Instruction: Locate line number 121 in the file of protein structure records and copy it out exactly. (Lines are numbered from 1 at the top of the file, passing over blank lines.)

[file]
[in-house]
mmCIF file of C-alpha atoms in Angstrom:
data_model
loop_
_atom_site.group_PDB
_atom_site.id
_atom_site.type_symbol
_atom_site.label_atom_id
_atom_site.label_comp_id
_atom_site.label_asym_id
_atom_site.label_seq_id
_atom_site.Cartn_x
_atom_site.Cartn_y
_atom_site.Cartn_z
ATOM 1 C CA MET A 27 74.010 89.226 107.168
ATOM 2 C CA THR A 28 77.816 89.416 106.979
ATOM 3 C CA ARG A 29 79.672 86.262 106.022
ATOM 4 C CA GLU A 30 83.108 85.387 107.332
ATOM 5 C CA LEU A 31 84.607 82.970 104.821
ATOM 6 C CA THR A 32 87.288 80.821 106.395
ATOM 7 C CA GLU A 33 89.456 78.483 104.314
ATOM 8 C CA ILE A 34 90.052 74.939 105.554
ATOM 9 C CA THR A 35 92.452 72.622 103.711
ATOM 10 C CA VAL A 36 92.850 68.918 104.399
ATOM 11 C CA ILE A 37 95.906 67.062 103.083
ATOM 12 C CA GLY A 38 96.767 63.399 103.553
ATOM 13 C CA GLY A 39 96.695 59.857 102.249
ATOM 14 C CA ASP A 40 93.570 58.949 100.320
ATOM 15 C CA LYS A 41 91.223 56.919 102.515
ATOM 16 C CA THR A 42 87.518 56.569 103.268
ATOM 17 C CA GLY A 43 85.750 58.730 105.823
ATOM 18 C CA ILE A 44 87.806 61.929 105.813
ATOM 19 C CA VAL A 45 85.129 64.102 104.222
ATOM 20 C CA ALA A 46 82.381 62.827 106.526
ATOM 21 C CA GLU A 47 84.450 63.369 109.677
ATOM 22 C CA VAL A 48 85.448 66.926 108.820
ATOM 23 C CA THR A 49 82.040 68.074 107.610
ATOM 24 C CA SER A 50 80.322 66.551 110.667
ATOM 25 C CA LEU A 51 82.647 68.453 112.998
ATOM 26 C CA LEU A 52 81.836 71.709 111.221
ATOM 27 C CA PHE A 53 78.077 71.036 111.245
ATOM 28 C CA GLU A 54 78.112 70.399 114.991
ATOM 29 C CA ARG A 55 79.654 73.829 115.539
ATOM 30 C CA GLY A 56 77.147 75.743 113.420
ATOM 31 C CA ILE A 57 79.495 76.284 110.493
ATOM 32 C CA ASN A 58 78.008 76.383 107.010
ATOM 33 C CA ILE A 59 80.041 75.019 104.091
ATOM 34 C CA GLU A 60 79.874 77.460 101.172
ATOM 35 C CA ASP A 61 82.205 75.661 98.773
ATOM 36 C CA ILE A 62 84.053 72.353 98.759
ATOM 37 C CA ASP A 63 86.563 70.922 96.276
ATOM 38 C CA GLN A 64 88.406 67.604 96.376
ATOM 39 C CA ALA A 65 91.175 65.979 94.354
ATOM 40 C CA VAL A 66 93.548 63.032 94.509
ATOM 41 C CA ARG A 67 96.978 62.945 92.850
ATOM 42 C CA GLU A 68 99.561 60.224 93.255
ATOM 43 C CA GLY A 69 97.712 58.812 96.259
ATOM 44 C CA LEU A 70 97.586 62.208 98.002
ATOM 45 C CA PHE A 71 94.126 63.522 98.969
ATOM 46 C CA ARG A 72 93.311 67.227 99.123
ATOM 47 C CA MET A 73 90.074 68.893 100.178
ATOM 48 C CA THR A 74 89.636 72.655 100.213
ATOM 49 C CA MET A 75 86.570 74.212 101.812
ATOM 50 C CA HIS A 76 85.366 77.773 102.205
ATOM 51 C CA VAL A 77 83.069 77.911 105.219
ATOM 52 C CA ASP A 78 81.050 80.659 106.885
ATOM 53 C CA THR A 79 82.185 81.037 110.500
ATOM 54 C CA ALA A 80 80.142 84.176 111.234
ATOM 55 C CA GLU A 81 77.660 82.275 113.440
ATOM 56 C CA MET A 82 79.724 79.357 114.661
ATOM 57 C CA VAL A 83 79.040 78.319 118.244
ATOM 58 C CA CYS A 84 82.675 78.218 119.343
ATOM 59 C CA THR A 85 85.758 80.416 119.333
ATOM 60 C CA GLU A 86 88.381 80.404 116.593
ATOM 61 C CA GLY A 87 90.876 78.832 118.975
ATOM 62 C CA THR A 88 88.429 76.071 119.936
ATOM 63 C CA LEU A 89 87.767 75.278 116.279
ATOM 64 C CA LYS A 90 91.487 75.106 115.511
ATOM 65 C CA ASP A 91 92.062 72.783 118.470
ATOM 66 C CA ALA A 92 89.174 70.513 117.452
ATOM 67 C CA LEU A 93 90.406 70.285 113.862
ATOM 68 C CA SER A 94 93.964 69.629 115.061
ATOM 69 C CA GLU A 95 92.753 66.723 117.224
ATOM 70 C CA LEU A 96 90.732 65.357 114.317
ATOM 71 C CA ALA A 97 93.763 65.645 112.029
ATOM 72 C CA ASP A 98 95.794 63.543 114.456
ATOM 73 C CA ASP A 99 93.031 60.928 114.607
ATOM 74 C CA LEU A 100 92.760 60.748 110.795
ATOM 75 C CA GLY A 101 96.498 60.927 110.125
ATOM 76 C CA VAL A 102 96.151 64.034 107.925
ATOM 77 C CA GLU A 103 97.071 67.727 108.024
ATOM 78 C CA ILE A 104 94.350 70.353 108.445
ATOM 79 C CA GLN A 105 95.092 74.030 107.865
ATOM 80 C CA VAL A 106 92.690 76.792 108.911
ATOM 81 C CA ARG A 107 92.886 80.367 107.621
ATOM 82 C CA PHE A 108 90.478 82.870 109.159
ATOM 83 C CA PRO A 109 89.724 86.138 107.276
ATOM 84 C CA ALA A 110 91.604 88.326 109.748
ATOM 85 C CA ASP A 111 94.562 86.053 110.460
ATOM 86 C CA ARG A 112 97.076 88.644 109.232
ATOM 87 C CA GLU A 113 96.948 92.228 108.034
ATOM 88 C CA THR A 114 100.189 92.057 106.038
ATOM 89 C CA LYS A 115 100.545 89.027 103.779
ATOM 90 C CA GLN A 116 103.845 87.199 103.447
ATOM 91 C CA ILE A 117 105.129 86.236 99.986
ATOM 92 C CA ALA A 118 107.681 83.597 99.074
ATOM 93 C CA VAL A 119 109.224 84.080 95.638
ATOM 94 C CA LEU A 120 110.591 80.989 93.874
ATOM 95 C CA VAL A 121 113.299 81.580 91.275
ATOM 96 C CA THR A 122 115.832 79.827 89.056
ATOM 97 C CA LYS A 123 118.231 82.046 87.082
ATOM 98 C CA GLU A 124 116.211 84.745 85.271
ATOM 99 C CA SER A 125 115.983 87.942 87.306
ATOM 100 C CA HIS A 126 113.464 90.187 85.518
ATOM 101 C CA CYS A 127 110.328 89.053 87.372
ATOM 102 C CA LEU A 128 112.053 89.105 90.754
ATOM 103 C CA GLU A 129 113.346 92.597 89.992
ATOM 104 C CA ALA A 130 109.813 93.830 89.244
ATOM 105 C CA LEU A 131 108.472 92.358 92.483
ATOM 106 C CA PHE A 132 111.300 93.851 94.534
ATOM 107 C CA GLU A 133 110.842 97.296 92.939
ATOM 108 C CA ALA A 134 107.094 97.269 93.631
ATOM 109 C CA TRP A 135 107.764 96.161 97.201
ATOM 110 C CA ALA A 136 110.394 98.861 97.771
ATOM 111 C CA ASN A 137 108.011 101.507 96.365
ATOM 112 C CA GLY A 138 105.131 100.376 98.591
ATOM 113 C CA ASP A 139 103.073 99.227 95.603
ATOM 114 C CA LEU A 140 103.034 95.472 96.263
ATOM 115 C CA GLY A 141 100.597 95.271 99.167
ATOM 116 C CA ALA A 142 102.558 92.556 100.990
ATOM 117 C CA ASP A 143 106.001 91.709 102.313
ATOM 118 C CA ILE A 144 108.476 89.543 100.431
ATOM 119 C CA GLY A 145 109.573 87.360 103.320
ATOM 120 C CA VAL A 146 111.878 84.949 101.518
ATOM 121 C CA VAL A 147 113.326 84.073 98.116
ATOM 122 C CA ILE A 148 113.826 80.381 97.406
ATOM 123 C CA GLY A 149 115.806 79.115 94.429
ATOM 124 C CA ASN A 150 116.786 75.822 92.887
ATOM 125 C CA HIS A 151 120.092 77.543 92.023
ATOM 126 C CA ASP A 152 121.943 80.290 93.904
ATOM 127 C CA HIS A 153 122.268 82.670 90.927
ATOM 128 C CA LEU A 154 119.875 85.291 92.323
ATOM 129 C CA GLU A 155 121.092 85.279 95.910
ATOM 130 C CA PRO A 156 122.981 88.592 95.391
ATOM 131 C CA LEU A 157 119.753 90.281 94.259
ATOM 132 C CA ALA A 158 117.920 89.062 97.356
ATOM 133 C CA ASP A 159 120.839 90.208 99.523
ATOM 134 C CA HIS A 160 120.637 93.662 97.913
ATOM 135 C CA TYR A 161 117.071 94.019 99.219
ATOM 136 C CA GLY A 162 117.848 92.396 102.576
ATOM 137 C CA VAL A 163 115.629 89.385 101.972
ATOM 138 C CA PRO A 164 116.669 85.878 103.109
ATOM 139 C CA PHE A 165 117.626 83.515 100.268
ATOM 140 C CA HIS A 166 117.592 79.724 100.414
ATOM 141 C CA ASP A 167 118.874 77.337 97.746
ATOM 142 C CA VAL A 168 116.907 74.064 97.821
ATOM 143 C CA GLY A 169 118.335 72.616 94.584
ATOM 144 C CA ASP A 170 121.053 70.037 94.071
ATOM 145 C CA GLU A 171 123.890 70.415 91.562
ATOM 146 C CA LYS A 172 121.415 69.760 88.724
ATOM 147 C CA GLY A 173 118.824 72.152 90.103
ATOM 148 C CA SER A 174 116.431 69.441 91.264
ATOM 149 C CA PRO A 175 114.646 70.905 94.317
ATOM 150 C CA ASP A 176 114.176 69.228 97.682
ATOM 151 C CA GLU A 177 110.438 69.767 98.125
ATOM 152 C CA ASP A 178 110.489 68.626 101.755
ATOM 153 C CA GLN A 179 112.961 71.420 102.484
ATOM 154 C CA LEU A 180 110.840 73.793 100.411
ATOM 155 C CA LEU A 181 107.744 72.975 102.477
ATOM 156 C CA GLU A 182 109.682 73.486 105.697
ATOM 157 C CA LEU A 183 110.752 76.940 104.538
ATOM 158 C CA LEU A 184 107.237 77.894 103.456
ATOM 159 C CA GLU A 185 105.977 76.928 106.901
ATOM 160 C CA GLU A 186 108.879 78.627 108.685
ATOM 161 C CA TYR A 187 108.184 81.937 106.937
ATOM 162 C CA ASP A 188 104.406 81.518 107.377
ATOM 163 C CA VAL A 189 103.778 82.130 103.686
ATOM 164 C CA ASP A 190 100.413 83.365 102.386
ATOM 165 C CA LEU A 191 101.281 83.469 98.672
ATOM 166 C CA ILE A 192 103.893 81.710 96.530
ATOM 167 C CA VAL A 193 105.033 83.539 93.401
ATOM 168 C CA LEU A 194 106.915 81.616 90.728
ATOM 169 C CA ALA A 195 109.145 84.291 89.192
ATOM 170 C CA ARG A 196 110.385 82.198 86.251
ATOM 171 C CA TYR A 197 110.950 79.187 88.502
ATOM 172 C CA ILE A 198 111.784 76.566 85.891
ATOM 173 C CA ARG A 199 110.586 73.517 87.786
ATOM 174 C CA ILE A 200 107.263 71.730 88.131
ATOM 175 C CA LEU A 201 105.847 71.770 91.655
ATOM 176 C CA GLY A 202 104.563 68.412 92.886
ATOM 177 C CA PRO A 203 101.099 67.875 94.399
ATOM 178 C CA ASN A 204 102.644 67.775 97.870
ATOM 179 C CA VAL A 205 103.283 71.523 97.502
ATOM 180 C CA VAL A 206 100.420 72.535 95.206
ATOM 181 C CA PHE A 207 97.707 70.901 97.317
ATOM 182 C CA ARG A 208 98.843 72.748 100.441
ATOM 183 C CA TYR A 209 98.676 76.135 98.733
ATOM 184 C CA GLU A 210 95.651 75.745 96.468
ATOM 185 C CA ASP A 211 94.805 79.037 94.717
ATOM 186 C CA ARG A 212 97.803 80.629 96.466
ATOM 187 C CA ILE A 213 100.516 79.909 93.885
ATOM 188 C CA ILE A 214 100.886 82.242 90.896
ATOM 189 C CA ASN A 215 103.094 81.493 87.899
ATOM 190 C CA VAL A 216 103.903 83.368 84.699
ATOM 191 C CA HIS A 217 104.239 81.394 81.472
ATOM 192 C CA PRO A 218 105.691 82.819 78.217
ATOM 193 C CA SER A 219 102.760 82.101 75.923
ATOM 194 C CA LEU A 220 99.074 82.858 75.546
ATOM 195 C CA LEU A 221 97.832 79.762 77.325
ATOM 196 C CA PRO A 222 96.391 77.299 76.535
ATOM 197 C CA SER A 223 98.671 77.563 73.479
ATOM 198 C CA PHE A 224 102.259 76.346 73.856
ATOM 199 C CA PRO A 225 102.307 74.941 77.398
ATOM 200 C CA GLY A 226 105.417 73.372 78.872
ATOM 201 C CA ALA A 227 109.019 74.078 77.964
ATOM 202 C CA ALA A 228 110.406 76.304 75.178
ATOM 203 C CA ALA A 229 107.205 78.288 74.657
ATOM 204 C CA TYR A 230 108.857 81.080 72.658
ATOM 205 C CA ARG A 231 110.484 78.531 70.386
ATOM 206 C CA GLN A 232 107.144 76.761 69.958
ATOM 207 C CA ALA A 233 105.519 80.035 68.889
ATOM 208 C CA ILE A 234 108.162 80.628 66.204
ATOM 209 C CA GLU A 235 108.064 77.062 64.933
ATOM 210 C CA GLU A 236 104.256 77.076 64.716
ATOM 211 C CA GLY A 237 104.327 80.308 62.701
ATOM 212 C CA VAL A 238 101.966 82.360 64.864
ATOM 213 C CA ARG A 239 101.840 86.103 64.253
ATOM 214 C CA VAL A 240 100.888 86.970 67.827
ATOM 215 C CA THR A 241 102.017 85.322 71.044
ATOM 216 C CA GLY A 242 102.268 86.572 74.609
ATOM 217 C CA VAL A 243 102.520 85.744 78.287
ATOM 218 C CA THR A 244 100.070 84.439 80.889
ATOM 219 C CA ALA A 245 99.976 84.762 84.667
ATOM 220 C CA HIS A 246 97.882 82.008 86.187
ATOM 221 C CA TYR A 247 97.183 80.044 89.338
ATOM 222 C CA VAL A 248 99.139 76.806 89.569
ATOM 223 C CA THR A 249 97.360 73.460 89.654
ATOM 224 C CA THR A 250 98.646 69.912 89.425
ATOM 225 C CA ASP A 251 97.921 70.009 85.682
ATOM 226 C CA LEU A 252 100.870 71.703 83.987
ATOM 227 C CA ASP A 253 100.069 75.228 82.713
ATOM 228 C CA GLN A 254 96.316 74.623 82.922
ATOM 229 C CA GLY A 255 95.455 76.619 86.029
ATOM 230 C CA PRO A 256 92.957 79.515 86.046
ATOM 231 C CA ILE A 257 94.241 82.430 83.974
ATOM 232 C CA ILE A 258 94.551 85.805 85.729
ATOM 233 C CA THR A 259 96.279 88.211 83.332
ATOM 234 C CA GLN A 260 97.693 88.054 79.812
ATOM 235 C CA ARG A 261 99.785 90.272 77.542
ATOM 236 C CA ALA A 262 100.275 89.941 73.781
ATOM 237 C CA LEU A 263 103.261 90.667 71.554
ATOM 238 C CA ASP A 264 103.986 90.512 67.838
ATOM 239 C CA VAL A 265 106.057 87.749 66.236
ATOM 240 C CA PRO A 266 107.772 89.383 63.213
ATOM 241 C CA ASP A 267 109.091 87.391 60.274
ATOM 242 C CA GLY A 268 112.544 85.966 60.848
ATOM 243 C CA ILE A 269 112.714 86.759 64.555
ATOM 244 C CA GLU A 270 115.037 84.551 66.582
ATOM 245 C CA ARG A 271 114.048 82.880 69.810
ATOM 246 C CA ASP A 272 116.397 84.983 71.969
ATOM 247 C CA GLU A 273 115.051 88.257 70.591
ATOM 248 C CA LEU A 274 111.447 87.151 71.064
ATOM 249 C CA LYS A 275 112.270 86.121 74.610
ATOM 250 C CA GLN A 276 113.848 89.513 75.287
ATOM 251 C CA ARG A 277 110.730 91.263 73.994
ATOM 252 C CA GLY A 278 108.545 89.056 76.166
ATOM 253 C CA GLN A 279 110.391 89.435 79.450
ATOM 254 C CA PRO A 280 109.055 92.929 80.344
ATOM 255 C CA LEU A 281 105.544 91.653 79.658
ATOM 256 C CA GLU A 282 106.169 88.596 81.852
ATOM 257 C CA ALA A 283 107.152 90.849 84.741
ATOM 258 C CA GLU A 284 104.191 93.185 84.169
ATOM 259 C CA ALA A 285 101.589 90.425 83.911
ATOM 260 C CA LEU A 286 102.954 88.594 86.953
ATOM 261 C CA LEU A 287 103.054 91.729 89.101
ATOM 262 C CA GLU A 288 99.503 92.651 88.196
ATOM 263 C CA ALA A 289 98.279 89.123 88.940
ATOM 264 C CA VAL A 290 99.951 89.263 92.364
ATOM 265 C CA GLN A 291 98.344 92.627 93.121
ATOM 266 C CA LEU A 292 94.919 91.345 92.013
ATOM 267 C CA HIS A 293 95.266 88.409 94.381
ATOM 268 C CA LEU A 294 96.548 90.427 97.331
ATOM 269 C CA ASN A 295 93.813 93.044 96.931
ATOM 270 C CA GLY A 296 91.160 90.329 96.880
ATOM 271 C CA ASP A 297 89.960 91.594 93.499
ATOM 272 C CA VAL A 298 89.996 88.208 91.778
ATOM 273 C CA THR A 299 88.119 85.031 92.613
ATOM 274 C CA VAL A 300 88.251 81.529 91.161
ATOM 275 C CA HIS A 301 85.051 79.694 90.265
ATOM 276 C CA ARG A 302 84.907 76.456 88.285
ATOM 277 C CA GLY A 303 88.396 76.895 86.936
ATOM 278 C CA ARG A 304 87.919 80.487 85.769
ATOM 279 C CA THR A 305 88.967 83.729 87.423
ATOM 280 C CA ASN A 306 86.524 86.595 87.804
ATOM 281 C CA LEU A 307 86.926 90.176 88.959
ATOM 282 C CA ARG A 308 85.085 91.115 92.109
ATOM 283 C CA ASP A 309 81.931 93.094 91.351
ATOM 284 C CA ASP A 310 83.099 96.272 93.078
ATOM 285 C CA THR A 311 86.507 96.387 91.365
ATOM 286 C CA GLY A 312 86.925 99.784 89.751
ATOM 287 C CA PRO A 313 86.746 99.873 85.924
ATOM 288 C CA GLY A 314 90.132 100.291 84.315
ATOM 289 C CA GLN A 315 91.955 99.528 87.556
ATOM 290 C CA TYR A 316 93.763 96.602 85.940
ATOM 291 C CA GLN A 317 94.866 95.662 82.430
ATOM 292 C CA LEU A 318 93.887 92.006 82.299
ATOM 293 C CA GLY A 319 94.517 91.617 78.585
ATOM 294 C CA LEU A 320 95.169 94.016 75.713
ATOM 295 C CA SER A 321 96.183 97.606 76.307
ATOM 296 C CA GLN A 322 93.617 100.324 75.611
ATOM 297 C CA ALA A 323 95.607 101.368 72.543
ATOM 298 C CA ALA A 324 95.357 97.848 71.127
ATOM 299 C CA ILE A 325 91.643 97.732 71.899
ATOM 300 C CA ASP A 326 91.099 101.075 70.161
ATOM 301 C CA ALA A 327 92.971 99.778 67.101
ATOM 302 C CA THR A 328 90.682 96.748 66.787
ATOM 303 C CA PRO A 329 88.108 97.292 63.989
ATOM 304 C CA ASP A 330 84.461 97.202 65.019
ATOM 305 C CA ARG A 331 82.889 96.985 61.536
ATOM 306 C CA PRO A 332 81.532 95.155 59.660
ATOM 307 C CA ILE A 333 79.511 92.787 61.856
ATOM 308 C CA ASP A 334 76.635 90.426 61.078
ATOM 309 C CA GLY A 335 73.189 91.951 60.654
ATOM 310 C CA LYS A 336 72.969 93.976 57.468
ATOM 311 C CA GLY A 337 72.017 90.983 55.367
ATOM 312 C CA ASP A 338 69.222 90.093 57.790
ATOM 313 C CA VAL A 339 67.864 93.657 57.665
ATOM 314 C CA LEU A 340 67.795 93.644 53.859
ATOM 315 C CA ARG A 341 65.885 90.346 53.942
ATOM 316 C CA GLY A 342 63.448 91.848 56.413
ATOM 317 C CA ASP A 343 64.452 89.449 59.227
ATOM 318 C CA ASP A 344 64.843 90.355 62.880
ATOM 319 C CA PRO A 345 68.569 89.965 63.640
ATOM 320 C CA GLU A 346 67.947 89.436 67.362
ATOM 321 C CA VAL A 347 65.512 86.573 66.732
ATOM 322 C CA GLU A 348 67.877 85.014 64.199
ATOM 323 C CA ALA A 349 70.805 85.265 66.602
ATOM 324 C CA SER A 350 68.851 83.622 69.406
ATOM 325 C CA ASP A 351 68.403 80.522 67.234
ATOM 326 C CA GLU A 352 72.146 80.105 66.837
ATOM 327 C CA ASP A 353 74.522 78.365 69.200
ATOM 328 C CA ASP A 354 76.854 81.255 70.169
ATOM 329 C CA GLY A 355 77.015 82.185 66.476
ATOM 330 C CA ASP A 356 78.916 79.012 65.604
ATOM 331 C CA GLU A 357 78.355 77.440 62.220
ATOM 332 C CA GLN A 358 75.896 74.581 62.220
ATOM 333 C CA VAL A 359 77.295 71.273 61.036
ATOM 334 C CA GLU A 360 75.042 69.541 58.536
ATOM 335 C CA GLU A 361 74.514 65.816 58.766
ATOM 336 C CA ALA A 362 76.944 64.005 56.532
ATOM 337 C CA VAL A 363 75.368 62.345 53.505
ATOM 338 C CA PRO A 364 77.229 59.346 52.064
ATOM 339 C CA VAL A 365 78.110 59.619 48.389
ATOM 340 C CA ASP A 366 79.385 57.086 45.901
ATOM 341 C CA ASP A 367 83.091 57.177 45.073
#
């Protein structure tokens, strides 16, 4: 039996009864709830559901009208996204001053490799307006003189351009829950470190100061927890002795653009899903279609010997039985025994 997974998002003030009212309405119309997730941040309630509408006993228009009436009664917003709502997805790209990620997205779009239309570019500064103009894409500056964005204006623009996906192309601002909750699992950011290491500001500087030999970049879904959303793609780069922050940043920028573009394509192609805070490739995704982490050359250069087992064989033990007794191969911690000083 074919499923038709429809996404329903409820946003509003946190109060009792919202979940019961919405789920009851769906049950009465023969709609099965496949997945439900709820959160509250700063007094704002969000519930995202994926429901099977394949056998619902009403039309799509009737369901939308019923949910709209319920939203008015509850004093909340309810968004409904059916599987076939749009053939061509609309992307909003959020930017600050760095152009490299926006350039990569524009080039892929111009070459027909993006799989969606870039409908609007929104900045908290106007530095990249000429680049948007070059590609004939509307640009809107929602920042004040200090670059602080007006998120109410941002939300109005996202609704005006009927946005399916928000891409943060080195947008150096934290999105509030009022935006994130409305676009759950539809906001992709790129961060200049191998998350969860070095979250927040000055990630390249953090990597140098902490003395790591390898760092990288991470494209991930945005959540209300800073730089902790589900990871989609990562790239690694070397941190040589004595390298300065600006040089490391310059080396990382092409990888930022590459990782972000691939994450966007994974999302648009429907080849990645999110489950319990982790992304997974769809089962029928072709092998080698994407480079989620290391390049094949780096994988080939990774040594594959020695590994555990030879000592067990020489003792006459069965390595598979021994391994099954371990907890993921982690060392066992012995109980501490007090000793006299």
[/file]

ATOM 107 C CA GLU A 133 110.842 97.296 92.939